Hunter Biden filed a counterclaim against the owner of a laptop repair shop

(The Hill) – Hunter Biden filed a countersuit Friday against a computer repairman who he says distributed the contents of a laptop Biden left at his Delaware store.

The 42-page filing in federal court includes six privacy-related counts against John Paul Mac Isaac, master.

Mac Isaac needs to be aggressively targeted, saying he violated Hunter Biden’s privacy by viewing offensive content and then distributing it ahead of the 2020 presidential election to both his family members and Rudy Giuliani’s lawyer.

“Mac Isaac knowingly and intentionally shared Mr. Biden’s personal information with others that he obtained (regardless of how he came into possession of the information), despite it being reckless and unreasonable for any computer repairer to make copies of other people’s personal and sensitive information and to then send that information to third parties without authorization,” Biden’s lawyers wrote in the filing.

The alleged contents of the laptop came to light in October 2020, when the New York Post published emails it said showed Biden using the influence of his father, who was vice president at the time, in the younger Biden’s dealings in Ukraine. The president said his son had done nothing wrong.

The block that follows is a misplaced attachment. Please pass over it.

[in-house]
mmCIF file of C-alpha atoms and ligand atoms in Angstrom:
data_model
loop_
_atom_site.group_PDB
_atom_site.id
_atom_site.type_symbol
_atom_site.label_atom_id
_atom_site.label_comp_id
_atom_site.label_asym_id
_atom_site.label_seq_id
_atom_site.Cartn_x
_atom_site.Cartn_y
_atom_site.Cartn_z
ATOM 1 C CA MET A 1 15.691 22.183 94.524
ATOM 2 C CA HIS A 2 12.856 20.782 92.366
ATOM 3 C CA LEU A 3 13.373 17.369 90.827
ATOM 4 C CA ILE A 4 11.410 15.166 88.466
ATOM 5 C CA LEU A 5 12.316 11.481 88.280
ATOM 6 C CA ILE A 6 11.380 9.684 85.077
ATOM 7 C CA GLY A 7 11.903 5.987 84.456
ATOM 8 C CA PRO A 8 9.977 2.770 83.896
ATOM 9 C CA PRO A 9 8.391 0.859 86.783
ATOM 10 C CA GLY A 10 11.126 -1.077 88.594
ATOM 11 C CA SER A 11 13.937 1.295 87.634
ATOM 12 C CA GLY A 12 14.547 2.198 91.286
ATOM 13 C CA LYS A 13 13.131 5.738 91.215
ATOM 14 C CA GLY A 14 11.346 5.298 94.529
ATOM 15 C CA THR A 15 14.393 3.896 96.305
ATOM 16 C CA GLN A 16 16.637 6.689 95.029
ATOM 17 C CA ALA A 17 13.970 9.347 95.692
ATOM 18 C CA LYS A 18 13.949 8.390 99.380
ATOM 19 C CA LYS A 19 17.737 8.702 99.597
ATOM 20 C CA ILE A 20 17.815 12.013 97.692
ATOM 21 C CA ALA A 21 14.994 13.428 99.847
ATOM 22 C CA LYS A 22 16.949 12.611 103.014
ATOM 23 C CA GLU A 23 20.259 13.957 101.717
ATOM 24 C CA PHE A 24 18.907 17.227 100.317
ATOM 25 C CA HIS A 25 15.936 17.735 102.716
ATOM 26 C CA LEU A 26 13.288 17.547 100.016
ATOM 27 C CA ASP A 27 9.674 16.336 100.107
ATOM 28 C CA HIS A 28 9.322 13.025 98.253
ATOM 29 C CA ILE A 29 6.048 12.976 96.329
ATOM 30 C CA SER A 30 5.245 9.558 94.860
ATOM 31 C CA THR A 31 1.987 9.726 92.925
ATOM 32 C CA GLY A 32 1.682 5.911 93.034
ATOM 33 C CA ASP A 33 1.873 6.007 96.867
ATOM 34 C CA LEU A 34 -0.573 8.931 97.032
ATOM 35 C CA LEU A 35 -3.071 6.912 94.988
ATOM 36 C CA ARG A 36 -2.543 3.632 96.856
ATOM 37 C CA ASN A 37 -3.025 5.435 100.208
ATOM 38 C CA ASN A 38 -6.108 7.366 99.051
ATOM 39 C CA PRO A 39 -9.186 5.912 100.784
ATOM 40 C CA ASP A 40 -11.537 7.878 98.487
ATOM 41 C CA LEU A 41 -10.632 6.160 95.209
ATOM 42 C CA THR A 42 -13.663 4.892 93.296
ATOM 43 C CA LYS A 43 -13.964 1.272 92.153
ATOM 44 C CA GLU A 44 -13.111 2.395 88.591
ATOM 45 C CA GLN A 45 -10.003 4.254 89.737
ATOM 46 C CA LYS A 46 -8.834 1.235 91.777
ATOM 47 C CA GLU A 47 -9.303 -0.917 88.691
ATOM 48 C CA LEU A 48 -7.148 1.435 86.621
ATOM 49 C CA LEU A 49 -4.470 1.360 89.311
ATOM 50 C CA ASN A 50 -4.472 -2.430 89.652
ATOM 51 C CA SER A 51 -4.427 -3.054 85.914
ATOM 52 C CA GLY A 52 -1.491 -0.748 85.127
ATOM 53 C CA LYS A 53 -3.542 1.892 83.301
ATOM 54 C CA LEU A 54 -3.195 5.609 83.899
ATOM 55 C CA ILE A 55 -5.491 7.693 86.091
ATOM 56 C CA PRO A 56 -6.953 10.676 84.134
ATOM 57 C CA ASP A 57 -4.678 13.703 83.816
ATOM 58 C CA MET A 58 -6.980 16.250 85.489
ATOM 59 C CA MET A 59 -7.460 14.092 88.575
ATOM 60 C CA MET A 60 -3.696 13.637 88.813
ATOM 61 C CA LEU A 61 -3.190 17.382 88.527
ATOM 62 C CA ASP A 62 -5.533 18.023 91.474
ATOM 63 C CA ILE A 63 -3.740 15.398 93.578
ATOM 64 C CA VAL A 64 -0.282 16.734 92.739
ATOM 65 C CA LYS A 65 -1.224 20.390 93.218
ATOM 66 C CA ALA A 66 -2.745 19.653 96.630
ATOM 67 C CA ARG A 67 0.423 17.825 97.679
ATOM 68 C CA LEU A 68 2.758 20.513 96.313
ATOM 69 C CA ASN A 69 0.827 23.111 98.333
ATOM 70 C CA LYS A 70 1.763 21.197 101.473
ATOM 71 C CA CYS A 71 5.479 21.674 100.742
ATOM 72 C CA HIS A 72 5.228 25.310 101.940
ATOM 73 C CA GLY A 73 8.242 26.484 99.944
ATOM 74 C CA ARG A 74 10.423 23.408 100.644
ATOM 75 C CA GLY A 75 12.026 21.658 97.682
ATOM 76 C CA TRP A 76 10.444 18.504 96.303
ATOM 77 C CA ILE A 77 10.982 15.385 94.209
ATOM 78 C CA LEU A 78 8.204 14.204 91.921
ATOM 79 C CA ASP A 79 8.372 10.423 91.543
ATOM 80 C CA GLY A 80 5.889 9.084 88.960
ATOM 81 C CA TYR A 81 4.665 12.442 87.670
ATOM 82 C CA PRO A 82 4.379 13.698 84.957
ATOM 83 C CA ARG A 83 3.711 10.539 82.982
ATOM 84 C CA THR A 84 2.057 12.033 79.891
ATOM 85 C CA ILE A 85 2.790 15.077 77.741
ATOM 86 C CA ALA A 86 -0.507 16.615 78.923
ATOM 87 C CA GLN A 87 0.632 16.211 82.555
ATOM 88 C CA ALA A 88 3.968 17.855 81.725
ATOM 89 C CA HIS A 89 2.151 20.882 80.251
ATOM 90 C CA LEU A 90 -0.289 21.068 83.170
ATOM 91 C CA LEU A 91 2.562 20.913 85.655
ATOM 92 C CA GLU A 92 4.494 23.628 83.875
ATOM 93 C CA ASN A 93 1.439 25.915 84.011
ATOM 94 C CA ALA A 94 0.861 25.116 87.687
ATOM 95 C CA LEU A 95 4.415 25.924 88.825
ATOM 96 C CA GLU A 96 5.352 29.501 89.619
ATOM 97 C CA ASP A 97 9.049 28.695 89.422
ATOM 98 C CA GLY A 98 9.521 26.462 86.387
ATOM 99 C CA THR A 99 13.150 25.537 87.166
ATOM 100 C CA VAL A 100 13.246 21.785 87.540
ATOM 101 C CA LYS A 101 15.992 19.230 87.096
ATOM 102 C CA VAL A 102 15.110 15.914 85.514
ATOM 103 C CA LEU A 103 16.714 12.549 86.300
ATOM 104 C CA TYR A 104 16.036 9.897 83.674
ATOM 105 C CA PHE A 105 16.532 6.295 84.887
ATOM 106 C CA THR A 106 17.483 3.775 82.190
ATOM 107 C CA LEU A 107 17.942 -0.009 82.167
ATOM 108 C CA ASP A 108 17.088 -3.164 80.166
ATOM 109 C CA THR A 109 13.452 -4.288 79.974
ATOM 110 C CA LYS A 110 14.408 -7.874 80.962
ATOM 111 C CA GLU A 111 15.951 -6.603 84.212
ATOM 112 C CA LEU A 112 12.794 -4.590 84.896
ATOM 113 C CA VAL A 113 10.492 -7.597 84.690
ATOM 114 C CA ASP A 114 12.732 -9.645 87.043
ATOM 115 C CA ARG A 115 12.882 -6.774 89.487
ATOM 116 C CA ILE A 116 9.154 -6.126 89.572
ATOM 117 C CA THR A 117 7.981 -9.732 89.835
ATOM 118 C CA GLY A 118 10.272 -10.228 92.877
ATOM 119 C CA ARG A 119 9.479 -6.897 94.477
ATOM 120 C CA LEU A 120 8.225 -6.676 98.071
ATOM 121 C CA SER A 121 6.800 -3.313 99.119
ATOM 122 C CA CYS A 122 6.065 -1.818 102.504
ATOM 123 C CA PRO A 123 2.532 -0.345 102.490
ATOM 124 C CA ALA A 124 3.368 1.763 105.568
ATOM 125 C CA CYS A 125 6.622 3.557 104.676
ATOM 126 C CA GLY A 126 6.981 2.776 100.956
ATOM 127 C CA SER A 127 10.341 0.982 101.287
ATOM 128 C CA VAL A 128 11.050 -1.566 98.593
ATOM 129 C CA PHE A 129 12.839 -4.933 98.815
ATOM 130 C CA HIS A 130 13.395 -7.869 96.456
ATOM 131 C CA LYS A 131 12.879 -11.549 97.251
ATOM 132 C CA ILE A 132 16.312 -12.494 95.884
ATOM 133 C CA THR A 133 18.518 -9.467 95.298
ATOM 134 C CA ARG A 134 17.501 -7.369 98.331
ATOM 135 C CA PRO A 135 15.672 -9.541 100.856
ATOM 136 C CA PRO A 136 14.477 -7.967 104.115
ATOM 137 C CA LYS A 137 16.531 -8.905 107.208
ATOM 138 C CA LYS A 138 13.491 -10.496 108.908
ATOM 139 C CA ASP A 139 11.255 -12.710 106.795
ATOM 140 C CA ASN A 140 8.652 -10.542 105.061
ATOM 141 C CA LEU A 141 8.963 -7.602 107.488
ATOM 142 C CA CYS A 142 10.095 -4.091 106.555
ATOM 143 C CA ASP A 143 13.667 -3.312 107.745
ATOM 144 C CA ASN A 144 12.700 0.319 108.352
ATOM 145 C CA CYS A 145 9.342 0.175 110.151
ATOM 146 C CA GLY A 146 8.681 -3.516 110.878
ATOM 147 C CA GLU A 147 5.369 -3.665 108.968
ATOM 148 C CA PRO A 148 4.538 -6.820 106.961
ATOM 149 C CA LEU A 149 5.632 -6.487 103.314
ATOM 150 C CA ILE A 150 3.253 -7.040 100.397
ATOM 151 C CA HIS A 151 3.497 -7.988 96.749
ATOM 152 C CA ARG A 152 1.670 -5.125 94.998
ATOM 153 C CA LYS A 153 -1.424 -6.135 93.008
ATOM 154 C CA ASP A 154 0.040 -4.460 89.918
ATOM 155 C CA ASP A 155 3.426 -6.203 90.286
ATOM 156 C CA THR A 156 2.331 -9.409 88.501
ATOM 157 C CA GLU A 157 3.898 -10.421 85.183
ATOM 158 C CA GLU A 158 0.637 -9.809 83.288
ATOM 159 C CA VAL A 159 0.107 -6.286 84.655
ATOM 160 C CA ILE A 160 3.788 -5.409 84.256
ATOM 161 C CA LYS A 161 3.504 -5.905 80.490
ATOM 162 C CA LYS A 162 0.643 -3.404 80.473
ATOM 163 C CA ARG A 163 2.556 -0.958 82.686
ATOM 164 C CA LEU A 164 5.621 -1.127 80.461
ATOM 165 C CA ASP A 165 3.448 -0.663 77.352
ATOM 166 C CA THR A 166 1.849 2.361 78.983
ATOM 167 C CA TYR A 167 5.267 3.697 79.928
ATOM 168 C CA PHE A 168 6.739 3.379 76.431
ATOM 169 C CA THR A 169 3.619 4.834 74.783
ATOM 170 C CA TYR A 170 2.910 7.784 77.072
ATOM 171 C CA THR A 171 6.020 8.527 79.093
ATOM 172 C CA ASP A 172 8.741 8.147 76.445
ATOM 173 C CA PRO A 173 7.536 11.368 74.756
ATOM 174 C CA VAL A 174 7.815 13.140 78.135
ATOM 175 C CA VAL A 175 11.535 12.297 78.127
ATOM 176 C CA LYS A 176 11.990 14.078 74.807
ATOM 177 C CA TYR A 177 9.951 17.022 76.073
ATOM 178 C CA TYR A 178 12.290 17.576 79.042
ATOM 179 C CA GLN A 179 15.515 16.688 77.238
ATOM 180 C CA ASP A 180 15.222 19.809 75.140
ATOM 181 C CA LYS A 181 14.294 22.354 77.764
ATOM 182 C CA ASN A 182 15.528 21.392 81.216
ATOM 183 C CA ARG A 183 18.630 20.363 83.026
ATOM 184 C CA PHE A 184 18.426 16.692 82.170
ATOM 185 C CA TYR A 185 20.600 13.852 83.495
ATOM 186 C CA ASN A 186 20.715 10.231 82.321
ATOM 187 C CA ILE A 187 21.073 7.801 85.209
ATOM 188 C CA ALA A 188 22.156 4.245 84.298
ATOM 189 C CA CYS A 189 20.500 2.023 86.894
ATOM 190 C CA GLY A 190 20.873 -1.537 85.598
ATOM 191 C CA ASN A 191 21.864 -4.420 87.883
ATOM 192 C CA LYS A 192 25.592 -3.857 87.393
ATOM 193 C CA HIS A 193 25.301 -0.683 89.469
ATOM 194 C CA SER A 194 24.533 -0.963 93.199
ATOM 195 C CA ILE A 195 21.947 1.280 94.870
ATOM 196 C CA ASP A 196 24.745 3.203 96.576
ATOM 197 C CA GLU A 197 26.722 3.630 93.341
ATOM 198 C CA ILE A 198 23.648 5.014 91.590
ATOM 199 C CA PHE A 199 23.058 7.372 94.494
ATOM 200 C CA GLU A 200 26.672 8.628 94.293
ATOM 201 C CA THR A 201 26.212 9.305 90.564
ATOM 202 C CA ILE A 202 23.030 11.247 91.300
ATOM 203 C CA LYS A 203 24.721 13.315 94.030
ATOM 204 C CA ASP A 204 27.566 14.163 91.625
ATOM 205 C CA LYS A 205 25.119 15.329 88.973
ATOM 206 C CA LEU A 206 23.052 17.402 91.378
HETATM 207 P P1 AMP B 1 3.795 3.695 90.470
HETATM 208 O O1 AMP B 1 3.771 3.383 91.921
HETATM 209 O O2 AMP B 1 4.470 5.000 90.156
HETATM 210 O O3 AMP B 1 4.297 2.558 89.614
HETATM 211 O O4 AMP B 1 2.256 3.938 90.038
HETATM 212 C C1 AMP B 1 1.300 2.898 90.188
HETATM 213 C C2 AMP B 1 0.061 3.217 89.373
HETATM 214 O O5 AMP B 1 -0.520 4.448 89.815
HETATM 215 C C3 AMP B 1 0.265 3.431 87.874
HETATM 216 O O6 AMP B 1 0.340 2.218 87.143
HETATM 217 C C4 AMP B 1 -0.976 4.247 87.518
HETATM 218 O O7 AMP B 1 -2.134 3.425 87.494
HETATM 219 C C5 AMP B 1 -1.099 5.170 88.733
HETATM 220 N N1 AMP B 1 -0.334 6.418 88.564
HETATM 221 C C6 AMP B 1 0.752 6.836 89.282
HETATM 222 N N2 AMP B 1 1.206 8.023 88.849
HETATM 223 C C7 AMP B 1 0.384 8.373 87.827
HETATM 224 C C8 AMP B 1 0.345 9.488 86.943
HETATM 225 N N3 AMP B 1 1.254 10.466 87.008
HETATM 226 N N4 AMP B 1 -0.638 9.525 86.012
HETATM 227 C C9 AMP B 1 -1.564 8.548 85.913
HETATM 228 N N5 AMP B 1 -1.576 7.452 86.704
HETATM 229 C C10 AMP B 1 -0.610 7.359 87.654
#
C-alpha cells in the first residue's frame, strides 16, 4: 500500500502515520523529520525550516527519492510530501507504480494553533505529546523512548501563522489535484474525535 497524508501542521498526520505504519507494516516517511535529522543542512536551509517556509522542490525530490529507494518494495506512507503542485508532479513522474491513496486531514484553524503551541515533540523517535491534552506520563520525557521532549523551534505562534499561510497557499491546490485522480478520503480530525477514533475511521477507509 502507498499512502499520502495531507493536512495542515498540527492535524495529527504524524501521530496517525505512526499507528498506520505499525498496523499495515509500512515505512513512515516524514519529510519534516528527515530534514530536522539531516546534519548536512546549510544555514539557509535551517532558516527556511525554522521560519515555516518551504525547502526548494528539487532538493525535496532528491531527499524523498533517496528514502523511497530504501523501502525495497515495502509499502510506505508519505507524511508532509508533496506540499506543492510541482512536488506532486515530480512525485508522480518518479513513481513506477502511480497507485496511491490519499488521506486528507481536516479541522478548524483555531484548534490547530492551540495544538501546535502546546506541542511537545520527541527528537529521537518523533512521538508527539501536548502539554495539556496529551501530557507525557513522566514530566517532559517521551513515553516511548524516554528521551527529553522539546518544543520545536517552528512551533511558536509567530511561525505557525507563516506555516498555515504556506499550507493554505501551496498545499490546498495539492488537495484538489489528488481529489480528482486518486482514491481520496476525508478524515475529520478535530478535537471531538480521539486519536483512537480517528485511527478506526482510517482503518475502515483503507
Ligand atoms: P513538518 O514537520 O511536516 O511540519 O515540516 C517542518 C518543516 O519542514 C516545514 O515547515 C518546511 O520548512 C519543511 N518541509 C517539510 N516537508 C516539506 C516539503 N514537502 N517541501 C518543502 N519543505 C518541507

The story became the subject of intense controversy in the final days of the 2020 presidential campaign amid debate over the veracity of the hard drive, and Republicans have since criticized companies on social networks to limit the spread of the story because some of its content has been verified.

Biden’s lawyers did not admit that the president’s son left the laptop at Mac Isaac’s store in April 2019, as Mac Isaac claims, but they acknowledged in the filing that “at some point Mac Isaac obtained electronically stored data, some of which belonged to Mr. . Biden.”

Lawyers for the president noted that the shared content included images of drug use and other private material, asking a jury to order Mac Isaac to return all data it claims belonged to Biden and pay an unspecified amount in damages.

Hill reached out to attorney Mac Isaac for comment.

Mac Isaac says he was able to view and distribute the content because Biden signed a repair form that considers the equipment abandoned if it remains in the shop for more than 90 days after the service is completed.

Biden’s lawyers refused, saying it was written in small print at the bottom of the page, arguing that Delaware law, which does not consider property abandoned until at least a year has passed, should apply instead. It would also require Mac Isaac to provide various notices first.

“At no time did Mr. Biden grant Mac Isaac any permission to access, view, copy, or disseminate for his own purposes any electronically stored data ever created, received, or maintained by Mr. Biden (however Mac Isaac came into possession of such material),” Biden’s lawyers wrote.

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